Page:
Heart of Darkness

by

Joseph Conrad

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Heart of Darkness: Motifs 2 key examples

Definition of Motif
A motif is an element or idea that recurs throughout a work of literature. Motifs, which are often collections of related symbols, help develop the central themes of a book... read full definition
A motif is an element or idea that recurs throughout a work of literature. Motifs, which are often collections of related symbols, help develop the... read full definition
A motif is an element or idea that recurs throughout a work of literature. Motifs, which are often collections of... read full definition
Part 1
Explanation and Analysis—Civilization and Savagery:

Throughout Heart of Darkness, Joseph Conrad repeatedly challenges and rejects the binary opposition between “civilization” and “savagery.” By showing “civilized” Europeans act with far more cruelty and brutality than the Africans they view as “savages,” Conrad suggests that “civilization” and “savagery” are really just Europeans’ arbitrary labels for “us” and “them.” Europeans may believe that their values are superior to Africans’, Conrad argues, but this scarcely matters if they don’t live up to those values in the first place.

While Conrad begins the novella by using these terms in the way that his readers are likely to expect—he associates civilization with Europeans and savagery with Africans—he quickly starts to turn them on their heads. Early in his journey down the Congo River, Marlow starts to notice that Europeans working in the Congo hide their profound cruelty and indifference to human life behind a veneer of “civilization.” For instance, in Part 1, the Accountant claims about having to keep track of how many enslaved Congolese people his bosses work to death:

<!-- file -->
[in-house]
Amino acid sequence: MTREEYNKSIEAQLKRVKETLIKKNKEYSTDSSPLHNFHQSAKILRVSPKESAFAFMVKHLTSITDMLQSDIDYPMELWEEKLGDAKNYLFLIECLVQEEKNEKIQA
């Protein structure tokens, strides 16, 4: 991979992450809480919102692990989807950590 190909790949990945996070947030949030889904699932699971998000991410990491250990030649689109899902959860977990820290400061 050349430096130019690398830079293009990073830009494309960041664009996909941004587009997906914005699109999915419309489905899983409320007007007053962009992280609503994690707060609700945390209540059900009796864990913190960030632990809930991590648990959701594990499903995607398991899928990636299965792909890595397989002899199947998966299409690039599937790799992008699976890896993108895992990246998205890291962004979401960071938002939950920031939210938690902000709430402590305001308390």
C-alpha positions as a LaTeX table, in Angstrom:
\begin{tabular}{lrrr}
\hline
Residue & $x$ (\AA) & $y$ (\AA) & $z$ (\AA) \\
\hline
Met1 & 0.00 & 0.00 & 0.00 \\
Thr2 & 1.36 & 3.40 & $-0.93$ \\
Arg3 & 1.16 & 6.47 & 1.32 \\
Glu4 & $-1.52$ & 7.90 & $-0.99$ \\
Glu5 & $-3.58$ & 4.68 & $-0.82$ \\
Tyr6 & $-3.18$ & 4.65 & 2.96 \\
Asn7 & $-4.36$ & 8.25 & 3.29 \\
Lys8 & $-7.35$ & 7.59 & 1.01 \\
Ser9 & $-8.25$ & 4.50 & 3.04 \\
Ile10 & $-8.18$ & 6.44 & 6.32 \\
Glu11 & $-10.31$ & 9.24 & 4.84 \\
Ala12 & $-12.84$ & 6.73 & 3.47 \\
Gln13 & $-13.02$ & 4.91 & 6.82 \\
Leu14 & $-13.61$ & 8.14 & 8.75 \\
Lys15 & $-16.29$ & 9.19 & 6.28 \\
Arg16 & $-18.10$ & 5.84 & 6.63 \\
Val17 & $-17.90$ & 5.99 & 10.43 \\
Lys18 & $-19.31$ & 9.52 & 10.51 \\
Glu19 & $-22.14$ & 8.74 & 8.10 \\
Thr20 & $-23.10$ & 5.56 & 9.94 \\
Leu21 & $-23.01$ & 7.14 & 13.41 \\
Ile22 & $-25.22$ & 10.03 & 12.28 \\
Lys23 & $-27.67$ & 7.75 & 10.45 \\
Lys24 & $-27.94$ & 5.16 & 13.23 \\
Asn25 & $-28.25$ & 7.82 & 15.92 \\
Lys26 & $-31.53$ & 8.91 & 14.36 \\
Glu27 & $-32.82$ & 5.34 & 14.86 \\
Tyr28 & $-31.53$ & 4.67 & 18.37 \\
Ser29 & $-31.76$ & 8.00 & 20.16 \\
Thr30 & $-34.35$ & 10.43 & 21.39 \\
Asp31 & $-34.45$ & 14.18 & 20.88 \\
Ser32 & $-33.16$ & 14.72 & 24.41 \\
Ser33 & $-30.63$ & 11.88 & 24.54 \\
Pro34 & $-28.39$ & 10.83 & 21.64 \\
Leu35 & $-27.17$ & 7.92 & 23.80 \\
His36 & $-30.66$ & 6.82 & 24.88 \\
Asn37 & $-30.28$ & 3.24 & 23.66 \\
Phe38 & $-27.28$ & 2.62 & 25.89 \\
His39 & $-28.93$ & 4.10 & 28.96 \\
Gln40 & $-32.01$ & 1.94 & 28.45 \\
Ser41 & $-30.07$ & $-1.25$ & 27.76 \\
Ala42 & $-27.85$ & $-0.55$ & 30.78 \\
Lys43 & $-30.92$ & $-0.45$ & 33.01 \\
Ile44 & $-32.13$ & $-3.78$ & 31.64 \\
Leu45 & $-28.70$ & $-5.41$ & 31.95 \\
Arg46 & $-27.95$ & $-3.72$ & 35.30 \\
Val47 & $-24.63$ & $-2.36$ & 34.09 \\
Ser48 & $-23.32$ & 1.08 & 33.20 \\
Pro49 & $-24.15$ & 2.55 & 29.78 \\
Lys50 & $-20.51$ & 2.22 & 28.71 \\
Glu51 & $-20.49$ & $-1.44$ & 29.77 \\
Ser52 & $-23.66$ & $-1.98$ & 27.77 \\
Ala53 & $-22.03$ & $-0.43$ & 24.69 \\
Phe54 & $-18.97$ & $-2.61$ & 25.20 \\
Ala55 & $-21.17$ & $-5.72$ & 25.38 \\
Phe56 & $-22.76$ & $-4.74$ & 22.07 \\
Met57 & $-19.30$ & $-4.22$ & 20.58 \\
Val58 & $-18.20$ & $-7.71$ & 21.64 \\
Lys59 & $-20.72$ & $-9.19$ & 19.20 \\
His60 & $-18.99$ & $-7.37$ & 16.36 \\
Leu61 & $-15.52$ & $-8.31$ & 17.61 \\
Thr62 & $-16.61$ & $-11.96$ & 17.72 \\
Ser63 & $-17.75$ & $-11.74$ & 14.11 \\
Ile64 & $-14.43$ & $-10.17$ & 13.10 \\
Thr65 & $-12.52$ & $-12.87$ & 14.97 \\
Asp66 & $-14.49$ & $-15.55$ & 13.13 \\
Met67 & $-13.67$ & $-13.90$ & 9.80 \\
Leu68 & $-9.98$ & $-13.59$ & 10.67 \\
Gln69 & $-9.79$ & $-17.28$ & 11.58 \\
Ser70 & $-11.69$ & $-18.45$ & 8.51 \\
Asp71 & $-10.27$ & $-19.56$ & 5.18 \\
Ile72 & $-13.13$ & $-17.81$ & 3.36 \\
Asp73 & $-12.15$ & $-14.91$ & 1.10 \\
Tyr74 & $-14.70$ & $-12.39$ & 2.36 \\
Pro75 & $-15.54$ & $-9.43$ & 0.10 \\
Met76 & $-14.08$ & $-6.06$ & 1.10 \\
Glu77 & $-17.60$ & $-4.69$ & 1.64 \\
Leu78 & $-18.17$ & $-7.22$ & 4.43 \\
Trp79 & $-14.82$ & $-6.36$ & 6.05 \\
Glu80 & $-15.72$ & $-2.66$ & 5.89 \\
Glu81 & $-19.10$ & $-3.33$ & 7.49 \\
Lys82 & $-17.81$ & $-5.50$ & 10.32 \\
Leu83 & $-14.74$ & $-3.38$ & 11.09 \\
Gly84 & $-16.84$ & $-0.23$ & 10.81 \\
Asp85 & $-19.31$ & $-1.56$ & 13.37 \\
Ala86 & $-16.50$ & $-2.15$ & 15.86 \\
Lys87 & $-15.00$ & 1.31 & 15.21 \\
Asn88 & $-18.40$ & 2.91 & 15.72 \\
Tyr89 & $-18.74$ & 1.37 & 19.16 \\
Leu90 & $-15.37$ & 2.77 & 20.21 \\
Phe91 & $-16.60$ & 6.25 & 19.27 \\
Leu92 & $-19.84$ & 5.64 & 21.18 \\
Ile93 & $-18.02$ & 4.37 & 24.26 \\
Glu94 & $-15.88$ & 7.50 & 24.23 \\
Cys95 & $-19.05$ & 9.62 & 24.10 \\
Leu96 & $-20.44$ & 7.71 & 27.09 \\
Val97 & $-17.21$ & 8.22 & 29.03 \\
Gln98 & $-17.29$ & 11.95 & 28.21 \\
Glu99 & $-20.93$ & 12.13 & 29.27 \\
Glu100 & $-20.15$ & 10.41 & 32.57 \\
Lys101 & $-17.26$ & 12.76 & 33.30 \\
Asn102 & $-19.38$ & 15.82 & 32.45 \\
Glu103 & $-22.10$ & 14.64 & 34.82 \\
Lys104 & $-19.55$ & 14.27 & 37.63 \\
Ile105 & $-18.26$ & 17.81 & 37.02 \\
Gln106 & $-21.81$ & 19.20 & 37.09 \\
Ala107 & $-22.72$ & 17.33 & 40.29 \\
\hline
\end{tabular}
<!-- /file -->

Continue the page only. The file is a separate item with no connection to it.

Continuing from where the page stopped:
When one has got to make correct entries, one comes to hate those savages—hate them to the death.

The Accountant isn’t frustrated that men are dying, but rather that he has to go to the effort of writing it down. In fact, he blames the “savages” for their own deaths and uses his perception that they are “savages” as a justification for placing no value in their lives. This shows how the formalities, power structures, and incentives that come from organized “civilization” can actually make people far more violent and inhumane than they would be otherwise. In contrast, Marlow realizes in Part 2 that many of the Africans he views as “savages” and “cannibals” are actually far more reasonable and diligent than the supposedly “civilized” Europeans:

Fine fellows—cannibals—in their place. They were men one could work with, and I am grateful to them. And, after all, they did not eat each other before my face.

Notably, while Marlow has been taught to view these men as “cannibals,” he also points out that he never saw any cannibalism. It’s likely that these men aren’t truly cannibals at all, but rather that Europeans called them cannibals in order to denigrate them. A few lines later, he makes a similar point by noting that Europeans have been taught to view themselves as “the first of men taking possession of an accursed inheritance,” when in reality, there are already established societies throughout the Congo. These societies have their own institutions, follow their own rules, and manage their own resources. Thus, in the Congo, the native Congolese are the ones with true “civilization,” while the invading Europeans are the ones behaving like lawless “savages.”